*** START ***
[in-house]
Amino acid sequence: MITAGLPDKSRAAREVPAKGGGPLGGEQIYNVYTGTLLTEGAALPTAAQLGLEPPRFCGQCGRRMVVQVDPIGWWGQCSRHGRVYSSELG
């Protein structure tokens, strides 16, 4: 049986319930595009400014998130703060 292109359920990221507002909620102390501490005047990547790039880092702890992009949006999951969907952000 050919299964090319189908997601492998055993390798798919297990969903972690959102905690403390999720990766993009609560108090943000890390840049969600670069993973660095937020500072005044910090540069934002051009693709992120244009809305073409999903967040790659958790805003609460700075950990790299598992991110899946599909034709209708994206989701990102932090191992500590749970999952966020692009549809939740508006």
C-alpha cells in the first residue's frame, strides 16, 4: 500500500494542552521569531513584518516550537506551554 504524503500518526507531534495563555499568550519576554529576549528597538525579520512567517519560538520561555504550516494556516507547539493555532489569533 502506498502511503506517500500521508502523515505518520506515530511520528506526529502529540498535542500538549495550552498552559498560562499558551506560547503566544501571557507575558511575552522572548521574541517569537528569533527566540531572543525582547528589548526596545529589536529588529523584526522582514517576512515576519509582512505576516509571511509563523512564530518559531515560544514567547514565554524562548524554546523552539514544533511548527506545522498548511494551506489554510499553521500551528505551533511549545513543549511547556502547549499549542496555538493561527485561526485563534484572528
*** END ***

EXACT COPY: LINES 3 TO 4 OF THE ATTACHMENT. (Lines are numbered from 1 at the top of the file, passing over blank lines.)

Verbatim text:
């Protein structure tokens, strides 16, 4: 049986319930595009400014998130703060 292109359920990221507002909620102390501490005047990547790039880092702890992009949006999951969907952000 050919299964090319189908997601492998055993390798798919297990969903972690959102905690403390999720990766993009609560108090943000890390840049969600670069993973660095937020500072005044910090540069934002051009693709992120244009809305073409999903967040790659958790805003609460700075950990790299598992991110899946599909034709209708994206989701990102932090191992500590749970999952966020692009549809939740508006």
C-alpha cells in the first residue's frame, strides 16, 4: 500500500494542552521569531513584518516550537506551554 504524503500518526507531534495563555499568550519576554529576549528597538525579520512567517519560538520561555504550516494556516507547539493555532489569533 502506498502511503506517500500521508502523515505518520506515530511520528506526529502529540498535542500538549495550552498552559498560562499558551506560547503566544501571557507575558511575552522572548521574541517569537528569533527566540531572543525582547528589548526596545529589536529588529523584526522582514517576512515576519509582512505576516509571511509563523512564530518559531515560544514567547514565554524562548524554546523552539514544533511548527506545522498548511494551506489554510499553521500551528505551533511549545513543549511547556502547549499549542496555538493561527485561526485563534484572528